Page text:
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How to prove pain and suffering in your Jones Act case

On Behalf of | Aug 29, 2023 | Maritime Claims, Maritime Law

Being injured at sea can have tremendous implications for your life moving forward. Your harm might knock you out of work for a significant period of time, and the medical expenses associated with your recovery can be overwhelming. Although that can be incredibly stressful to deal with, you can seek relief through a Jones Act claim. While you’ll have the ability to acquire maintenance and cure through this process, those damages alone may not be enough to offset the true extent of your losses.

That’s why the Jones Act allows you to seek additional damages, such as pain and suffering. However, it’s important to note that in order to recover these damages, you’ll have to prove that your employer or a co-worker’s negligence caused your injuries and thus your pain and suffering. Alternatively, you can present evidence that demonstrates that the vessel in question was unseaworthy at the time of your accident.

Proving pain and suffering damages in your maritime injury case

Your first step here is to prove negligence and causation, but after you’ve successfully done that, you’ll still have to present evidence regarding your pain and suffering. But how do you successfully do that?

While there’s no one right answer, there are some steps that you can take to better present your claim in this regard. This includes doing each of the following:

  • Keeping records of mental health treatment: Many victims of a maritime accident suffer damage to their mental health. They might develop post-traumatic stress disorder, or they might slip into depression. If you’re impacted by a mental health condition after your accident, then you’ll want to keep track of not only documentation indicative of your diagnosis, but also those records that show when you’ve sought treatment from a mental health professional.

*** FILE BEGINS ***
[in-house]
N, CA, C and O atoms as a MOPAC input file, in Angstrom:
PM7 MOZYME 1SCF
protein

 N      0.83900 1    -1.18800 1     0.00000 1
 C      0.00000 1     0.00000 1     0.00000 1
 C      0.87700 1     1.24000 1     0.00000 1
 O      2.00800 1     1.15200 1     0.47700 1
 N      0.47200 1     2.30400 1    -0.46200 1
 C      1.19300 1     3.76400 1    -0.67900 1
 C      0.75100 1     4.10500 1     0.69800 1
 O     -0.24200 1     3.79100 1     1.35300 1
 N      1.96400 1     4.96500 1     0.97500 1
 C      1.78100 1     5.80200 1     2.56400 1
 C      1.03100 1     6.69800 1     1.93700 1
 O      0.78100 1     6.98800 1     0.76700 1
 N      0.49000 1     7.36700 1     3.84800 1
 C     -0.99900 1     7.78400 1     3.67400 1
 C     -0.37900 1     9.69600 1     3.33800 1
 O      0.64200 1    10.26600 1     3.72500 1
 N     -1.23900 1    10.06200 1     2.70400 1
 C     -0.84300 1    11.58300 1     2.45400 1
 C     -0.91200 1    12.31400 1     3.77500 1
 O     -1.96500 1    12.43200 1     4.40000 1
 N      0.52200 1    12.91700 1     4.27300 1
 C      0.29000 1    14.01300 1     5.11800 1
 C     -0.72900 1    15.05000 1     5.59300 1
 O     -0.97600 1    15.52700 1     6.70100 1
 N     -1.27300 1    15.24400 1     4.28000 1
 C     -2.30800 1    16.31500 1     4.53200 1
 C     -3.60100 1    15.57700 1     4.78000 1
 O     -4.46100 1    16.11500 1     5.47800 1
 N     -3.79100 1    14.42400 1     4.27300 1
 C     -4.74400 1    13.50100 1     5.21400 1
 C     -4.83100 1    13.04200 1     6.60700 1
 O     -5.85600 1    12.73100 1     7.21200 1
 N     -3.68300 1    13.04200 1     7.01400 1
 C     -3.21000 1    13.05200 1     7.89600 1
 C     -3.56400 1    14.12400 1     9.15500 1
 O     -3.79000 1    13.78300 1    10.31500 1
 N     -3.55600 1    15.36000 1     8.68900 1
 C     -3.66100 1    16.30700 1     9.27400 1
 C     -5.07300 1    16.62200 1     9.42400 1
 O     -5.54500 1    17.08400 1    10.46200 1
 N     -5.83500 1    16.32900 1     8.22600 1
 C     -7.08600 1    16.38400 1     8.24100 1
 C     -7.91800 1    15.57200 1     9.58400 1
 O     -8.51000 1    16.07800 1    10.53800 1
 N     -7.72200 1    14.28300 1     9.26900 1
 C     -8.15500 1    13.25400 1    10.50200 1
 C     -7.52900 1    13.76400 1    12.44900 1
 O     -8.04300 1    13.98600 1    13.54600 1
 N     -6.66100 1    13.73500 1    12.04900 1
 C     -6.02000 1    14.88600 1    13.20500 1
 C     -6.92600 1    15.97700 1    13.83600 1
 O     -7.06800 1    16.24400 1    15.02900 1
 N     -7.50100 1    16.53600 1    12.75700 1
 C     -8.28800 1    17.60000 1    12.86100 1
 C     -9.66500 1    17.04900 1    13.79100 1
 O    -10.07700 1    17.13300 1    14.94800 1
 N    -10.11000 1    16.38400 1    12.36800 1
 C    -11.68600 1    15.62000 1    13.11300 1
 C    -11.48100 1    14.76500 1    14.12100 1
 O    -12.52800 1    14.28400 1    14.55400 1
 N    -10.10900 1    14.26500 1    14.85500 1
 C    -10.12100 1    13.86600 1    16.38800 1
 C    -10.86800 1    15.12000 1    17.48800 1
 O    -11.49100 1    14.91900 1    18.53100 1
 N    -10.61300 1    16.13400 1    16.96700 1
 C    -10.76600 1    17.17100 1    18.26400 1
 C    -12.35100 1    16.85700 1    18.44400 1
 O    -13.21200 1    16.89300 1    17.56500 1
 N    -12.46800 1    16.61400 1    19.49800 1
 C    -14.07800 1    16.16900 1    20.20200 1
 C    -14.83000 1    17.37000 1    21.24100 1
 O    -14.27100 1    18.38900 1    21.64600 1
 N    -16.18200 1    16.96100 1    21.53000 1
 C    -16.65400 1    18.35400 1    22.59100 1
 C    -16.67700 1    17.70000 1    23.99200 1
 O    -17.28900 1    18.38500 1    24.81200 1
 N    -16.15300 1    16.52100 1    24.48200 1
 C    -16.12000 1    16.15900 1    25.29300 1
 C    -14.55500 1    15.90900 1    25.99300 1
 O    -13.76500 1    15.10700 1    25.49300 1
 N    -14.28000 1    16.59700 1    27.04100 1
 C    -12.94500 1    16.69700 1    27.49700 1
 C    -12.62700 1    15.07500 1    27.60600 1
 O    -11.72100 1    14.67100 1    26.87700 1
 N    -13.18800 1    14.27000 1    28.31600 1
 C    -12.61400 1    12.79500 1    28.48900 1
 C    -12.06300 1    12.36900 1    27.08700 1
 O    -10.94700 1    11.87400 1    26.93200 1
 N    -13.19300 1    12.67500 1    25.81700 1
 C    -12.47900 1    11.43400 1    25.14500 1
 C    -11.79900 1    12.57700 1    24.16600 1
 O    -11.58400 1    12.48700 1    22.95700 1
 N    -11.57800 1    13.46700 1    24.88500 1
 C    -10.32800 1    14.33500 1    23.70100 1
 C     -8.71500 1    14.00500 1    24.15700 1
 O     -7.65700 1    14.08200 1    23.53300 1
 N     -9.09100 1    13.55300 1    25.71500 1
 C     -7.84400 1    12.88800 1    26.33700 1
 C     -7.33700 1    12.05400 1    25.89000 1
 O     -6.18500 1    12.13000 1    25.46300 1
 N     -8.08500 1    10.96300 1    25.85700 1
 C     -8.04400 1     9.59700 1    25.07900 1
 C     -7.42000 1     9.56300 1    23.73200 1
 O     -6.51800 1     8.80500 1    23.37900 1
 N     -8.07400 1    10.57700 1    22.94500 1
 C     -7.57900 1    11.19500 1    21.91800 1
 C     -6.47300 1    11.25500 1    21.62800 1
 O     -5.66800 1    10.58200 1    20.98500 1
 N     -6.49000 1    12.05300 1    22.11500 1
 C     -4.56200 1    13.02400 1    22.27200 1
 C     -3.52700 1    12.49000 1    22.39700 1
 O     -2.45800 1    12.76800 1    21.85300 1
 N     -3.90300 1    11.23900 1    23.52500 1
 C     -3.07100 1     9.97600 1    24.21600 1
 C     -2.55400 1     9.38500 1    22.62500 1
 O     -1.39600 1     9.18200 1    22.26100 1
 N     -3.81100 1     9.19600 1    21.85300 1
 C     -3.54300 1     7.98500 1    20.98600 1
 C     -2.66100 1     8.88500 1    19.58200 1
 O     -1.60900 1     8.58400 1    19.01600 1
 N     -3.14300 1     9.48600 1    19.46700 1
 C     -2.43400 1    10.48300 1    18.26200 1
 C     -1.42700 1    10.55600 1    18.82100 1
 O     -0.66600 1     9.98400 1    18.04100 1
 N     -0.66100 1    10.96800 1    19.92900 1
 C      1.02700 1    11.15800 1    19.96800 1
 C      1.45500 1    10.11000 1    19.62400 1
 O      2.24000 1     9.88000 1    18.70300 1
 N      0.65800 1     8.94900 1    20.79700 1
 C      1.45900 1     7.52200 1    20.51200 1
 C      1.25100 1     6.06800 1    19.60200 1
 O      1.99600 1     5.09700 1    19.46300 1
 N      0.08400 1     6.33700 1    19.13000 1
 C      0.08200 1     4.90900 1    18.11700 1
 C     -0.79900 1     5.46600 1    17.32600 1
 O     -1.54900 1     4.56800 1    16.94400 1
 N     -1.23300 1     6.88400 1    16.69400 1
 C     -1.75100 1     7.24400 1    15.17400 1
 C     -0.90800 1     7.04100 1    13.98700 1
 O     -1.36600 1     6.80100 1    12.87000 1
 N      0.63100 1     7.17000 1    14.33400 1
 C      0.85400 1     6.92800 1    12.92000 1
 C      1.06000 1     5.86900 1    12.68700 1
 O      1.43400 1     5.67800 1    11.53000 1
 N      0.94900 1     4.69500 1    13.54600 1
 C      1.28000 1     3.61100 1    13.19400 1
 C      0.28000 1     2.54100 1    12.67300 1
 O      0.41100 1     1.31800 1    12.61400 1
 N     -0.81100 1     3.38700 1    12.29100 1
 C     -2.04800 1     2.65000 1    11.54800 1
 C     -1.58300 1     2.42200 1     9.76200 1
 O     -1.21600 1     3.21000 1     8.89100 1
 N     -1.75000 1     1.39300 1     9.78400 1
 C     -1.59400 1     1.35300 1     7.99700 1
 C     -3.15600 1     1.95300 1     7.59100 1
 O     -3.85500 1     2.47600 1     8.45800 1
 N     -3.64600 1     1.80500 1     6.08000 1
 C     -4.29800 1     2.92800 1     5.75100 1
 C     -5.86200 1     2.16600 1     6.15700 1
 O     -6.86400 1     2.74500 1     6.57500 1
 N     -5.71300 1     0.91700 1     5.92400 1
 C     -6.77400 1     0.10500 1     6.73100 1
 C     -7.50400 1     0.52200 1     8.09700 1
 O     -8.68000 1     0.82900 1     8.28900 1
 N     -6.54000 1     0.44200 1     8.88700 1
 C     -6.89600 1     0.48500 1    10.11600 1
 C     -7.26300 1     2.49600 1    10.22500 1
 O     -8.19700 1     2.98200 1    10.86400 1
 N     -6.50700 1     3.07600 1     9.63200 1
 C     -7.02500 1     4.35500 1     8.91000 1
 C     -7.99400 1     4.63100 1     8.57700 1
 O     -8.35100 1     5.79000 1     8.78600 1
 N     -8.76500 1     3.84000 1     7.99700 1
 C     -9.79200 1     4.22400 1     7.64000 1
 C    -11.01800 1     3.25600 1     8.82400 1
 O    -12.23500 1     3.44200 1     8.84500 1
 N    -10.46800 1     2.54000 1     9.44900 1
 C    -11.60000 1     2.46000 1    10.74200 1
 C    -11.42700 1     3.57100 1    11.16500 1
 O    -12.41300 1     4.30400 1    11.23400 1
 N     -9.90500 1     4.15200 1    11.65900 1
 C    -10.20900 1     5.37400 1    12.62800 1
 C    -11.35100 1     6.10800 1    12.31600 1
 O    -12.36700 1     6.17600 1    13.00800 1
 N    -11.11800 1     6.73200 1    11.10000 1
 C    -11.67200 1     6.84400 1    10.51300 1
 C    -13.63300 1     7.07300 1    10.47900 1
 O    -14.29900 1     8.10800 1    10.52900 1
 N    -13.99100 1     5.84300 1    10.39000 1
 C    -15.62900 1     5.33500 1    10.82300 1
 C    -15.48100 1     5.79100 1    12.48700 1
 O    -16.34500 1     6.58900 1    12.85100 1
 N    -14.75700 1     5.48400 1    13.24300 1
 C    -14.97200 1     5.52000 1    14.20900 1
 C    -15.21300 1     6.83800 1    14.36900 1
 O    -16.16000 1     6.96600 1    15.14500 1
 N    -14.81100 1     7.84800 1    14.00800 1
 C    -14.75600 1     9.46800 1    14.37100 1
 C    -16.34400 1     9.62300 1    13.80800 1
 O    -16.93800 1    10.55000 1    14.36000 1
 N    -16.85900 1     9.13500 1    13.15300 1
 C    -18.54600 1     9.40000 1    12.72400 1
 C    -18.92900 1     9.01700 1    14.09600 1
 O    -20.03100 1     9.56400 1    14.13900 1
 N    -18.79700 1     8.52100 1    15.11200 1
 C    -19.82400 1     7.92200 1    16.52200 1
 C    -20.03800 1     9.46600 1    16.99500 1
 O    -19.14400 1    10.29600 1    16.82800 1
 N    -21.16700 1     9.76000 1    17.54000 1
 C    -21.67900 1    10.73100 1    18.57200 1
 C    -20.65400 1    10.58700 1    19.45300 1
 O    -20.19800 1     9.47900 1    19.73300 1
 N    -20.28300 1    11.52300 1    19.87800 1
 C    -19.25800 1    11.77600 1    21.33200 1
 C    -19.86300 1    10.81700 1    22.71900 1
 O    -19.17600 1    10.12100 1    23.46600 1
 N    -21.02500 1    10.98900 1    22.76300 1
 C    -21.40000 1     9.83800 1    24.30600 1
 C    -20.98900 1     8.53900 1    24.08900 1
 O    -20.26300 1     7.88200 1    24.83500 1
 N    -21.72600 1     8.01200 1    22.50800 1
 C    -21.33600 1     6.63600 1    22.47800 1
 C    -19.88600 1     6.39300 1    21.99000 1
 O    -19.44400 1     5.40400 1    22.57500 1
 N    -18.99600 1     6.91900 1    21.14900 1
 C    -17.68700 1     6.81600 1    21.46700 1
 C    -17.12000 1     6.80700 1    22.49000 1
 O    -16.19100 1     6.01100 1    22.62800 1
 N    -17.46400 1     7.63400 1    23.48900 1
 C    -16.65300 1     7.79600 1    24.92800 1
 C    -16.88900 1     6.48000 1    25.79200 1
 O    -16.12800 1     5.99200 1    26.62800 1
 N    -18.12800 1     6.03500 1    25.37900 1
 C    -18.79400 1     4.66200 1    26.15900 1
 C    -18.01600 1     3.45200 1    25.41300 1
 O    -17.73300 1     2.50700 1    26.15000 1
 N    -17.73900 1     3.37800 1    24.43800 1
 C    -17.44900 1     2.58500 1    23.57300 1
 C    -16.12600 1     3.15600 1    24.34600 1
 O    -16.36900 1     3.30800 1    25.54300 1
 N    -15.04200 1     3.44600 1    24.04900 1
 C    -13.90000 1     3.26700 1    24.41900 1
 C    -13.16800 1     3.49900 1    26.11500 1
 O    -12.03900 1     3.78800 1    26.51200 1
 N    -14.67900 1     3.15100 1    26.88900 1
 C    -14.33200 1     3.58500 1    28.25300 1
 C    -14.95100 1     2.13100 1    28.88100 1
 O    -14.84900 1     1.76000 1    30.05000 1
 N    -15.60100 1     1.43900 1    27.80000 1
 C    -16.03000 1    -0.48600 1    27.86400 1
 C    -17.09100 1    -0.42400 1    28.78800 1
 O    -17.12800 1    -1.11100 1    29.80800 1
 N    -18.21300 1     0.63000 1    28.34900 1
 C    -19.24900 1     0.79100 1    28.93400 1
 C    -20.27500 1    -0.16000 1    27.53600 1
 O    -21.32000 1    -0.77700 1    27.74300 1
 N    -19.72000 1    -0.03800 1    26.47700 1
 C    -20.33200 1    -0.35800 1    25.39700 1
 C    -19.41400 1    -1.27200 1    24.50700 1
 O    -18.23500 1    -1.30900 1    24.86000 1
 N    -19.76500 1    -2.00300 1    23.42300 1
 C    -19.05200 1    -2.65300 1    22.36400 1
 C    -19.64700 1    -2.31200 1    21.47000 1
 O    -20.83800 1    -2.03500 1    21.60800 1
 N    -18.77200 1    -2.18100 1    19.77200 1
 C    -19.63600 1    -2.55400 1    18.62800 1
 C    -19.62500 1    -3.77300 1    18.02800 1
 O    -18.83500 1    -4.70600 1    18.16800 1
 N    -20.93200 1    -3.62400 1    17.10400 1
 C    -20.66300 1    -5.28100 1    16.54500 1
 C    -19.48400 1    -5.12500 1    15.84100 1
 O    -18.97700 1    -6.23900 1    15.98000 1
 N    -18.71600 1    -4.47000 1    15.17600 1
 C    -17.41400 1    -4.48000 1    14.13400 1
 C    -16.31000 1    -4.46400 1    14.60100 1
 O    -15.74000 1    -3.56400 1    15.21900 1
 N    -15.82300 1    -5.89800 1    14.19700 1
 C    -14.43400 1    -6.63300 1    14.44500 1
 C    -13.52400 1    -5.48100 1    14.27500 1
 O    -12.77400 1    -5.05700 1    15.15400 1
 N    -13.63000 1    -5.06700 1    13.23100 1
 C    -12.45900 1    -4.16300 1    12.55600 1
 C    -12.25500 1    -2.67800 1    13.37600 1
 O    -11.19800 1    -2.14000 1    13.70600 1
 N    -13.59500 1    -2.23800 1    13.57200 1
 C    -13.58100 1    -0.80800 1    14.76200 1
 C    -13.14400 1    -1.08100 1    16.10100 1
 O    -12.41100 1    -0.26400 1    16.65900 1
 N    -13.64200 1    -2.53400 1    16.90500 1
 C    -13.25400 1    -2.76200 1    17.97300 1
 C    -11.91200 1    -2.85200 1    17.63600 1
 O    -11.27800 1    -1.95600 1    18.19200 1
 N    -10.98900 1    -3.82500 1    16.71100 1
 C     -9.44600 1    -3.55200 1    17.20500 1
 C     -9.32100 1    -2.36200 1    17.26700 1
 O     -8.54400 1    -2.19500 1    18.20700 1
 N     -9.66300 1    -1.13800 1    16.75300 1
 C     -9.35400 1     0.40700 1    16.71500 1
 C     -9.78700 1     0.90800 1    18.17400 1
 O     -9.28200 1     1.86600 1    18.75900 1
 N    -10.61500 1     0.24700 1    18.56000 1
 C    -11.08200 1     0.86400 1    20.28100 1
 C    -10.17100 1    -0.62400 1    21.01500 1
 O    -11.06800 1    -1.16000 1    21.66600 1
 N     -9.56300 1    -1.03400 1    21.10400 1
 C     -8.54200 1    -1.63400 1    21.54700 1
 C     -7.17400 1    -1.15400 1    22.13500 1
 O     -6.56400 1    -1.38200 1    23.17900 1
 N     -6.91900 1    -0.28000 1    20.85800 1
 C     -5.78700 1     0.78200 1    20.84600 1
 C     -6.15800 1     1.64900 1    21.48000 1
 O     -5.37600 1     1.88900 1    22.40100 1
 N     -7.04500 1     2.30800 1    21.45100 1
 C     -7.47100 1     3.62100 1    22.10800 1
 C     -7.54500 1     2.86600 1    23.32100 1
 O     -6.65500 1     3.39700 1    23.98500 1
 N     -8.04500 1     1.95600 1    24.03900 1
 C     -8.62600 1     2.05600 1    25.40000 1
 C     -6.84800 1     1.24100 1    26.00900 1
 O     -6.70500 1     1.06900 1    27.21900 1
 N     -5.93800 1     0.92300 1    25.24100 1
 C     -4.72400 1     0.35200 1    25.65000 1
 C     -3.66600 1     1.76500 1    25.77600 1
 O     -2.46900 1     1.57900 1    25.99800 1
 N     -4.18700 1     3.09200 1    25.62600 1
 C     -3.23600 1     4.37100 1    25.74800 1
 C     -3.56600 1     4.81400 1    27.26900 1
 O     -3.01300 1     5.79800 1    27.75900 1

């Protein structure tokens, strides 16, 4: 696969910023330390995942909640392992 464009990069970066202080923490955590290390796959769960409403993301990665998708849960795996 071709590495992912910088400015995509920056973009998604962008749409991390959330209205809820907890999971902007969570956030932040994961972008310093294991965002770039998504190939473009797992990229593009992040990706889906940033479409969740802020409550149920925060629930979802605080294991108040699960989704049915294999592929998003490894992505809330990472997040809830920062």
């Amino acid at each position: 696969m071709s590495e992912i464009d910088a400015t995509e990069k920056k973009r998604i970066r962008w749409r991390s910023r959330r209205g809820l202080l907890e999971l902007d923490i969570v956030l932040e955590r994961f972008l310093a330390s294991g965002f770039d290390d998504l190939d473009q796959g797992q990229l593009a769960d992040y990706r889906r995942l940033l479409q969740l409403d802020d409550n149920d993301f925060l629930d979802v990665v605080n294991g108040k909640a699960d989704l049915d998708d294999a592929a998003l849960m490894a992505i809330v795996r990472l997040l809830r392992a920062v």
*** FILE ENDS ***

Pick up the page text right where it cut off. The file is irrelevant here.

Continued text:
• Obtaining written opinions from your mental health providers: Your mental health providers will have an idea of how long your condition is expected to last and how it will impact your life moving forward. You can thus use their opinion to support your case.
  • Keeping a daily journal: One of the best ways to illustrate your pain and suffering is to write about it on a daily basis. By doing so, you can track the extent of your pain and how it negatively impacts your daily living, which can paint a vivid picture for the judge and jury in your case.
  • Turning to family and friends for testimony: A judge or jury may not simply take your word for it when it comes to assessing your pain and suffering. But you can support your story with testimony from those who see how your injuries impact you on a daily basis. This will likely include your family members and friends.

As you present this evidence, keep in mind that the judge and jury will likely assess your pain and suffering in light of a number of factors. This might include the following:

  • The egregiousness of the negligence in question
  • The severity and extent of your injuries
  • The extent that the injuries have impacted your life
  • Any disfigurement that you’ve suffered
  • The prognosis of your injuries

There are other factors that may come into play, which is why you need to take a comprehensive approach to your Jones Act claim.

Aggressively seek the damages you deserve in your Jones Act claim

There’s a lot that goes into building a successful Jones Act claim, but you need to be diligent in preparing your case if you want to aggressively pursue the compensation you deserve. That’s why now is the time to start gathering the evidence you need to support your claim and craft the strong legal arguments necessary to position yourself for success.